|Justification, philosophy: justification is a condition for knowledge which a) is fulfilled or not fulfilled by the explanation of the origin of the information or b) by a logical examination of the argument. For a), theories such as the causal theory of knowledge or reliability theories have been developed. See also verification, examination, verification, proofs, externalism.|
Justification in a broader sense is a statement about the occurrence of an action or a choice. See also explanations, ultimate justification, reasons._____________Annotation: The above characterizations of concepts are neither definitions nor exhausting presentations of problems related to them. Instead, they are intended to give a short introduction to the contributions below. – Lexicon of Arguments.
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Justification/McDowell/Esfeld: thesis space of reasons (justifications) further than that of the conceptual -
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I/you-relations/Brandom/Esfeld: show in contrast to relativistic I-We-relationships that the community as a whole can be wrong - I-We: myth of the given - I-Thou: replaces representationalism by inferentialism - no enforcement of consensus, community has no privileged status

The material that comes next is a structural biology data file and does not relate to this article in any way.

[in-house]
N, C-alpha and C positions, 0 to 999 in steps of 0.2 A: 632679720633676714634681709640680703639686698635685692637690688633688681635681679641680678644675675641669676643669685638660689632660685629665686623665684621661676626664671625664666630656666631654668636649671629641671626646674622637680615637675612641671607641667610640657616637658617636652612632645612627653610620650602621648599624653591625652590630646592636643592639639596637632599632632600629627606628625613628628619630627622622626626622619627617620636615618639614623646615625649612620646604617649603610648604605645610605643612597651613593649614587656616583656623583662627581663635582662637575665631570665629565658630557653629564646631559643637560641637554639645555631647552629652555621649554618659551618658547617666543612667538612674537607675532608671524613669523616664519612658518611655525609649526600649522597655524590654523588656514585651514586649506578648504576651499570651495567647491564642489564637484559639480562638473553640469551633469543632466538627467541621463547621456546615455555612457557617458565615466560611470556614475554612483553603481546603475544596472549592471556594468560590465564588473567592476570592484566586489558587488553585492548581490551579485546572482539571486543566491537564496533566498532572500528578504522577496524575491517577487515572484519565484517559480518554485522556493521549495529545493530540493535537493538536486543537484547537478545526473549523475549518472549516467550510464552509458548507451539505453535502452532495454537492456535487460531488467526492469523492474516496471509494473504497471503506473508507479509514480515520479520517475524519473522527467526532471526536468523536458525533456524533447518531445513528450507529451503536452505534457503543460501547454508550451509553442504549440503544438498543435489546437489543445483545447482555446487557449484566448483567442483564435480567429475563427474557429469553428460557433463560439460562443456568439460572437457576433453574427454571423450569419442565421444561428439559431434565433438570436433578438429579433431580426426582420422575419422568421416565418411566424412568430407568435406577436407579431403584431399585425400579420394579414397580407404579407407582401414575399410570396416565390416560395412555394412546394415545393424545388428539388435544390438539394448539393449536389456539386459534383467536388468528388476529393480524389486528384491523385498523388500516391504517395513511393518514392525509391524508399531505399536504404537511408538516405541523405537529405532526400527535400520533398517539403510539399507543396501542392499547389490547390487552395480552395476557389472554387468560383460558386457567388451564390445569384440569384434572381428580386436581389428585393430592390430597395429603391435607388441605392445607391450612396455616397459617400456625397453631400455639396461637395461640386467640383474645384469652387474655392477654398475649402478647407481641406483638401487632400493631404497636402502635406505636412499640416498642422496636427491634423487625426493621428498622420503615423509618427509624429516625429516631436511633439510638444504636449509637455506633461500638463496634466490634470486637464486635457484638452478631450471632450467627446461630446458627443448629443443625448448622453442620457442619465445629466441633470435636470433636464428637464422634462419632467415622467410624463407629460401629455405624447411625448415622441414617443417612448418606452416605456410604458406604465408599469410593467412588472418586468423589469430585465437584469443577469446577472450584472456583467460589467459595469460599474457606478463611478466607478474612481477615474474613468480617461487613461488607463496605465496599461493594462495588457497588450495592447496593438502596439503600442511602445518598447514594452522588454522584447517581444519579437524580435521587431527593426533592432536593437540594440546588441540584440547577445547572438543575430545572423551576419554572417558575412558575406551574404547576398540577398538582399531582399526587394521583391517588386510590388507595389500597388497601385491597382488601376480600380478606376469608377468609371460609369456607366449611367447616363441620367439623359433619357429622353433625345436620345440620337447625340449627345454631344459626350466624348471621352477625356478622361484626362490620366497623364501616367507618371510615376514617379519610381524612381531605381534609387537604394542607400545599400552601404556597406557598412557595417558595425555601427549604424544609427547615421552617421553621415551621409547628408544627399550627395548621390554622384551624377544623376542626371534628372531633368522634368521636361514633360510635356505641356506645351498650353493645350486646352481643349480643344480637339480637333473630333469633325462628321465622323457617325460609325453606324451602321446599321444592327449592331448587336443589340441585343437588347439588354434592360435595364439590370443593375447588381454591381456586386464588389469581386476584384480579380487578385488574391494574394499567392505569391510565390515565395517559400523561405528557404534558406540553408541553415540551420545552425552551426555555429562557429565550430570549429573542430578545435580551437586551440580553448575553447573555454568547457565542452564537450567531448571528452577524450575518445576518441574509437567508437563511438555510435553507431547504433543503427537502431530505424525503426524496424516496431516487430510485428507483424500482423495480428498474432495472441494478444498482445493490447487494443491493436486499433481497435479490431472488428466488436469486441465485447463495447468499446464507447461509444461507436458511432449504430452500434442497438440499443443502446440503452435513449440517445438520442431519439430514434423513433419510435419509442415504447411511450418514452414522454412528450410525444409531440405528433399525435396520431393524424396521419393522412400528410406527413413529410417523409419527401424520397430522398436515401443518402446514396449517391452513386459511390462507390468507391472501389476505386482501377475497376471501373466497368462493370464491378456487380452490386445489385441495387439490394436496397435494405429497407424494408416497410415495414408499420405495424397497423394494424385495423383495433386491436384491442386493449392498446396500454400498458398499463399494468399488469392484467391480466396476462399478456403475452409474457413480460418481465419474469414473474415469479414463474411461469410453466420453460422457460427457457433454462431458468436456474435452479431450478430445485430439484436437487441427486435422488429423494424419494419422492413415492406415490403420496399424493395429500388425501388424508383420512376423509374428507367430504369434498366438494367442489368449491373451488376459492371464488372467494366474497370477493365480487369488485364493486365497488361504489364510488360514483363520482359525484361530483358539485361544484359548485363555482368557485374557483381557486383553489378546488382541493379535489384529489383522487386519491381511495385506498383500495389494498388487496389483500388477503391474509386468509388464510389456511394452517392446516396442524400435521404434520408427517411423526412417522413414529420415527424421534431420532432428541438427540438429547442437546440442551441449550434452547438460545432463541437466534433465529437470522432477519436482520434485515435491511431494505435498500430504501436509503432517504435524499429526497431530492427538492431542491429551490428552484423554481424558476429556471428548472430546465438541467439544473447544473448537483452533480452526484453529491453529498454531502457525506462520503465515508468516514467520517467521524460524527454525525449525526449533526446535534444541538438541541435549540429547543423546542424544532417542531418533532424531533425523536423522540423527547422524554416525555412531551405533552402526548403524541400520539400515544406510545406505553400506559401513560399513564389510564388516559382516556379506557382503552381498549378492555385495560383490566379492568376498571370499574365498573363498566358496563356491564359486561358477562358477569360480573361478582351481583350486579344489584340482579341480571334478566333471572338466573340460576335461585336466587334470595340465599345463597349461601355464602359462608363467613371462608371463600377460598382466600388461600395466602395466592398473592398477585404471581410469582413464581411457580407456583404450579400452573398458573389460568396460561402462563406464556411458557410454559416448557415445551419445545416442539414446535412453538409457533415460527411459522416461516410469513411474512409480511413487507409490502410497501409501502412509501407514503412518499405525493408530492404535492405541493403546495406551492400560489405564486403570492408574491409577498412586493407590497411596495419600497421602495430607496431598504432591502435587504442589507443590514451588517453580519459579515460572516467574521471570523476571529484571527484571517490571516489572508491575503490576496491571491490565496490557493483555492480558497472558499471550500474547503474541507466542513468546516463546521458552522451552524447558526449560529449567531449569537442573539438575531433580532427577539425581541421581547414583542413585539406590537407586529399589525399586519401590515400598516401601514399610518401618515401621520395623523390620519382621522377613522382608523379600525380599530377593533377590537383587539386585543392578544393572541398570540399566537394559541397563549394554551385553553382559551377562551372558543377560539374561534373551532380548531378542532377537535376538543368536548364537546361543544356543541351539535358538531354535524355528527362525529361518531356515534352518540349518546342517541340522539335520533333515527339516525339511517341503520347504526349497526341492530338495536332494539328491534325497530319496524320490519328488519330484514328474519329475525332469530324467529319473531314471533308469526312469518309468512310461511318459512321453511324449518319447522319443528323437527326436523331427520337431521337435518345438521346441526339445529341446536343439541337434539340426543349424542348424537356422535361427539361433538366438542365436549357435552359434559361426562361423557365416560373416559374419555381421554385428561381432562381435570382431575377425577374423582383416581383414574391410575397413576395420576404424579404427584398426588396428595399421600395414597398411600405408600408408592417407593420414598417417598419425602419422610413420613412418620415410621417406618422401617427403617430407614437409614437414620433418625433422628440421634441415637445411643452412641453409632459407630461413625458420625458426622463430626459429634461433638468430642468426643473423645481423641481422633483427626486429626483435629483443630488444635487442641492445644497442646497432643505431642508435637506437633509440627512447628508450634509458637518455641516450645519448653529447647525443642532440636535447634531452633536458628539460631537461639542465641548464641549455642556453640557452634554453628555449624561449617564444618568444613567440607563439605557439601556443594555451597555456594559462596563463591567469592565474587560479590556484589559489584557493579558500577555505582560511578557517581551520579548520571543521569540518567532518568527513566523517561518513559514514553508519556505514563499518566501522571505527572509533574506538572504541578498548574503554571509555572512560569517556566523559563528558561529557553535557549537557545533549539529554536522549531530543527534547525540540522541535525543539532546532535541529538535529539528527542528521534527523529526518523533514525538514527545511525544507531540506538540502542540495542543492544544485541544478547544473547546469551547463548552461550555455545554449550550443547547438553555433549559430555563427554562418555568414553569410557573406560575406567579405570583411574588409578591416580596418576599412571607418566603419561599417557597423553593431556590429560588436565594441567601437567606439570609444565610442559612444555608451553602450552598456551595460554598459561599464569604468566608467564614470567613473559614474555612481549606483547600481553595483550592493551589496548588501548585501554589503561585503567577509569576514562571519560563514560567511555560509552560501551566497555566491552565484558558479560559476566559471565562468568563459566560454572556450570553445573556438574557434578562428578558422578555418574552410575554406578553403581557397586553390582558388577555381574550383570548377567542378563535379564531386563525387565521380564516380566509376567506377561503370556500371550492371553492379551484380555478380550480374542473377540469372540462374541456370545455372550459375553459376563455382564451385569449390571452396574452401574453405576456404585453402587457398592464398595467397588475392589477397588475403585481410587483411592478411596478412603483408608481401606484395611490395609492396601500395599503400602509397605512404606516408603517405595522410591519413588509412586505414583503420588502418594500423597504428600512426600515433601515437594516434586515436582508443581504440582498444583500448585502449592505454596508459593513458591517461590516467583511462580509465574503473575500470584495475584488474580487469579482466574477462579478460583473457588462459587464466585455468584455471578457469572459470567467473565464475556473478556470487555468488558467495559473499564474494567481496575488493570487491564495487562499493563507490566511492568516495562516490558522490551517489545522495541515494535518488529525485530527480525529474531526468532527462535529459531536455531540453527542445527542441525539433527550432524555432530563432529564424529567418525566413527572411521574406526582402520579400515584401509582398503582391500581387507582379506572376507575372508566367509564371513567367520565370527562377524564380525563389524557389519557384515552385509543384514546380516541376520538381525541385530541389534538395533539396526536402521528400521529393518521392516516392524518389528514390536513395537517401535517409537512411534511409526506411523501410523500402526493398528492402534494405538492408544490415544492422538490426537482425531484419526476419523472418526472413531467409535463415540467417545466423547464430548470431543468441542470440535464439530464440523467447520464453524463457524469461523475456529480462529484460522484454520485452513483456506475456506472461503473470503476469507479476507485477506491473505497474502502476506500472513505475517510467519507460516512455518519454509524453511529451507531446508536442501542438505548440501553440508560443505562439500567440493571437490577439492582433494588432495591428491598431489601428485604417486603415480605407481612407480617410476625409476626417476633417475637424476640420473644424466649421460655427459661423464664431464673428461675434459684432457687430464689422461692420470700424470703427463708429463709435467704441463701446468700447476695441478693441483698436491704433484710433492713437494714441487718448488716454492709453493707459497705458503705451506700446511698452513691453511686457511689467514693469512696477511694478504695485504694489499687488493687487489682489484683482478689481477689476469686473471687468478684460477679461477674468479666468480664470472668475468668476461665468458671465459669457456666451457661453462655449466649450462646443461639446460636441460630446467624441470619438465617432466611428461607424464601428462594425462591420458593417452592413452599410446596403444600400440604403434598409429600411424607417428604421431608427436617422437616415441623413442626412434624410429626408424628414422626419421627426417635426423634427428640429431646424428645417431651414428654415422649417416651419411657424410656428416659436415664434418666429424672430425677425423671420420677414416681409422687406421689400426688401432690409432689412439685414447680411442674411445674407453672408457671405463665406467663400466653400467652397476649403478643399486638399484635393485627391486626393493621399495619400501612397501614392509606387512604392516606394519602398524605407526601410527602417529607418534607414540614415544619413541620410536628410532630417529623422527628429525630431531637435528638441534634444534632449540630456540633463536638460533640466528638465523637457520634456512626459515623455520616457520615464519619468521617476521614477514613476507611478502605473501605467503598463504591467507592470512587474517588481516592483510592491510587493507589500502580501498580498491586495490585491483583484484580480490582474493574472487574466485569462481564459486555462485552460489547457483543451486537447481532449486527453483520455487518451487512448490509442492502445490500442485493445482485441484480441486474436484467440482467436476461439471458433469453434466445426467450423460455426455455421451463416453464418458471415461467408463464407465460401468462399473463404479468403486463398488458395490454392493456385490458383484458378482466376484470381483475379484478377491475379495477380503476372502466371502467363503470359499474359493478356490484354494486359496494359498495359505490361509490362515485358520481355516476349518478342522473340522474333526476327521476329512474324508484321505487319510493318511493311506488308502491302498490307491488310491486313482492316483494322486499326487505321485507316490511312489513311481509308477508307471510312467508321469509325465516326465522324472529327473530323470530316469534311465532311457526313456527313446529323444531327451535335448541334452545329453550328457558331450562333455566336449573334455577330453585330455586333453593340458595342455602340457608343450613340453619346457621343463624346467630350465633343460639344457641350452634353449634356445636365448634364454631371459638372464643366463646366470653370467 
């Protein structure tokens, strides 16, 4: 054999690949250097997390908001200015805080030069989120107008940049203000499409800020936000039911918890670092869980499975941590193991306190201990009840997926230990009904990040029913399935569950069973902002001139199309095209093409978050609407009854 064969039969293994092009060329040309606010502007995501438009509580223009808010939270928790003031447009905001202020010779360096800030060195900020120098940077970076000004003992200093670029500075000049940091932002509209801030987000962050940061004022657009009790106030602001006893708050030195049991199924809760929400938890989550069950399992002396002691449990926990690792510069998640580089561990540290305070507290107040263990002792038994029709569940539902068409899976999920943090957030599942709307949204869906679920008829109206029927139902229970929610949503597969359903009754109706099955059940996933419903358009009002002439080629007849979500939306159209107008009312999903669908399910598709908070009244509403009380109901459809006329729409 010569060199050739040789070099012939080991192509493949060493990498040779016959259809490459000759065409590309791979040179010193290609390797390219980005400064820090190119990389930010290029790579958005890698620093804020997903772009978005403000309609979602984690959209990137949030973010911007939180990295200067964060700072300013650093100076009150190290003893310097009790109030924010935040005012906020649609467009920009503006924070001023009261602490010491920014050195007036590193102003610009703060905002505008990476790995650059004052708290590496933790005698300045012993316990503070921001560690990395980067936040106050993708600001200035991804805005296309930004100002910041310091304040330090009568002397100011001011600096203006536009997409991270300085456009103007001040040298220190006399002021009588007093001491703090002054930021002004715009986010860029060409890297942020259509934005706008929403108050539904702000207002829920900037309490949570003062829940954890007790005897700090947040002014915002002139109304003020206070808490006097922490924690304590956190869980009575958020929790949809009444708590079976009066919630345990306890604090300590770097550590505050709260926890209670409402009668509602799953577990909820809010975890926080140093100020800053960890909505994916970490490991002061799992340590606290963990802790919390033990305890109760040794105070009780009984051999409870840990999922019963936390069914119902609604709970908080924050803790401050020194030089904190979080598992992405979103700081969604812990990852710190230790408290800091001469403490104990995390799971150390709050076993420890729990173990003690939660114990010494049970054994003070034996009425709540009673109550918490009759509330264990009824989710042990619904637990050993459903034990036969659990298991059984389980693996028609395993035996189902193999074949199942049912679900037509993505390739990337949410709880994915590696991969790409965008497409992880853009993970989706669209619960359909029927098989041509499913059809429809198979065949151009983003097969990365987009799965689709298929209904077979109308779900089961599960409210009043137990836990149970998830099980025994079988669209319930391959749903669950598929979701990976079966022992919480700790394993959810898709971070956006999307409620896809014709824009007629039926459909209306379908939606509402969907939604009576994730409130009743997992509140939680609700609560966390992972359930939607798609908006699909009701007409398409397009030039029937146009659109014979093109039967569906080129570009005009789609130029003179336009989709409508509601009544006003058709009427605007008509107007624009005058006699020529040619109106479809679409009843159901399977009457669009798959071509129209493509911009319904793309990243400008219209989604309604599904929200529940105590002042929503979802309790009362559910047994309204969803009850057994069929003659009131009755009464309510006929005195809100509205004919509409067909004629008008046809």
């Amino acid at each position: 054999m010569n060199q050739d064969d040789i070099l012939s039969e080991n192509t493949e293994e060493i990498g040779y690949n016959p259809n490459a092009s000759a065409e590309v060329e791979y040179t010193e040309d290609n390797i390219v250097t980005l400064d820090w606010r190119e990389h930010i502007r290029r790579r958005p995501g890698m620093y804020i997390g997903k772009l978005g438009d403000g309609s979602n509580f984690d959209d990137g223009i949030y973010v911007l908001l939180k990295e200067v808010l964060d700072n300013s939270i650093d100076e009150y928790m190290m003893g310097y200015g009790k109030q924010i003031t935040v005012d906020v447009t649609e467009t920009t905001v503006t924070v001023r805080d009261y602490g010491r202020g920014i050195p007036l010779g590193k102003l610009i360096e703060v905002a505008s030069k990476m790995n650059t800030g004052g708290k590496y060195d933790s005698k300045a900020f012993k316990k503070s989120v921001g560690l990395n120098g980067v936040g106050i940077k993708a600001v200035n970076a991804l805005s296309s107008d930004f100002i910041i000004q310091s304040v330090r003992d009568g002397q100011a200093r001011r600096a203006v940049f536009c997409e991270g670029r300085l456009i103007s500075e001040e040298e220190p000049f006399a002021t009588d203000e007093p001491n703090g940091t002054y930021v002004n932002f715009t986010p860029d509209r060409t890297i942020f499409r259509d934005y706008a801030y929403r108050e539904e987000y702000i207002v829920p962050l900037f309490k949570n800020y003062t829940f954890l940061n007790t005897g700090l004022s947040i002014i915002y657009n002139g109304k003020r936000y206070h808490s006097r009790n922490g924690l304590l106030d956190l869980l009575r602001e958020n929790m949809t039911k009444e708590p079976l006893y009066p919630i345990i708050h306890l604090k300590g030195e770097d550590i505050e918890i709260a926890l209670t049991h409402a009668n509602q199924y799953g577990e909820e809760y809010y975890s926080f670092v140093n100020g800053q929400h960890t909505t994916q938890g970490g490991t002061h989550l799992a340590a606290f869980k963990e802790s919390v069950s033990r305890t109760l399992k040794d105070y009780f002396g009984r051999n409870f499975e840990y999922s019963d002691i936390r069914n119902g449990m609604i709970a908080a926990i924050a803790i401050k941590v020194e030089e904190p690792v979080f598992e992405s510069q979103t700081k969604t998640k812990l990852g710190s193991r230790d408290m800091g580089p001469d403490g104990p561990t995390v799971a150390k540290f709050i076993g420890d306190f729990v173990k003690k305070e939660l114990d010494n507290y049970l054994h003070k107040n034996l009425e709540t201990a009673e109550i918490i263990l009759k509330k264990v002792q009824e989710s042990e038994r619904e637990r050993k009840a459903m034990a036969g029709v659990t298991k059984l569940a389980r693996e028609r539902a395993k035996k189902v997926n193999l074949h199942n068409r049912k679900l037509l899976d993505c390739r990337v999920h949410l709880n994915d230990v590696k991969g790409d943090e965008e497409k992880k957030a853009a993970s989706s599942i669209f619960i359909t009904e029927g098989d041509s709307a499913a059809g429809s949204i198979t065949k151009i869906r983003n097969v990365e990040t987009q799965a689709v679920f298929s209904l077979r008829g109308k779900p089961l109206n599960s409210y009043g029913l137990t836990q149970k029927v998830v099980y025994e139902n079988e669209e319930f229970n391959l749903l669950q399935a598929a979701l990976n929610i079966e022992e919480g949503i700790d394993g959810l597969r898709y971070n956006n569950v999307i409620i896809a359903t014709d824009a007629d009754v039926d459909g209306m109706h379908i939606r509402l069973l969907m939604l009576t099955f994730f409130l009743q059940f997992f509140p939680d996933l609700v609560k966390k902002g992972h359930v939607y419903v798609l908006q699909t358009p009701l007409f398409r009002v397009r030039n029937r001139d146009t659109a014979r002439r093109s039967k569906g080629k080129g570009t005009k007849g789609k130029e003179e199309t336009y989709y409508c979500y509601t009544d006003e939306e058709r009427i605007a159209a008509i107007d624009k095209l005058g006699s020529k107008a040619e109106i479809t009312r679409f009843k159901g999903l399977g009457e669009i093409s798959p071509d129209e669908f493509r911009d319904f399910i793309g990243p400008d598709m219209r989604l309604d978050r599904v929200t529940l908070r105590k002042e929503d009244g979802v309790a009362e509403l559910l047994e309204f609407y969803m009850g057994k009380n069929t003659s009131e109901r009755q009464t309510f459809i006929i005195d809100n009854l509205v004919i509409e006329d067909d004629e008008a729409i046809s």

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Justification/belief/Esfeld: justification only by other beliefs because these have statement form - but circumstances are not sufficient, but inferential practices are - ultimately coherence theory - social holism: beliefs are isolated from the world, only them, nothing in the world is conceptually (VsMcDowell) but beliefs are bound to the world by not being epistemic self-sufficient - (epistemically self-contained: Content v.belief state n. ontological dependent on physical texture)_____________Explanation of symbols: Roman numerals indicate the source, arabic numerals indicate the page number. The corresponding books are indicated on the right hand side. ((s)…): Comment by the sender of the contribution.
Holismus Frankfurt/M 2002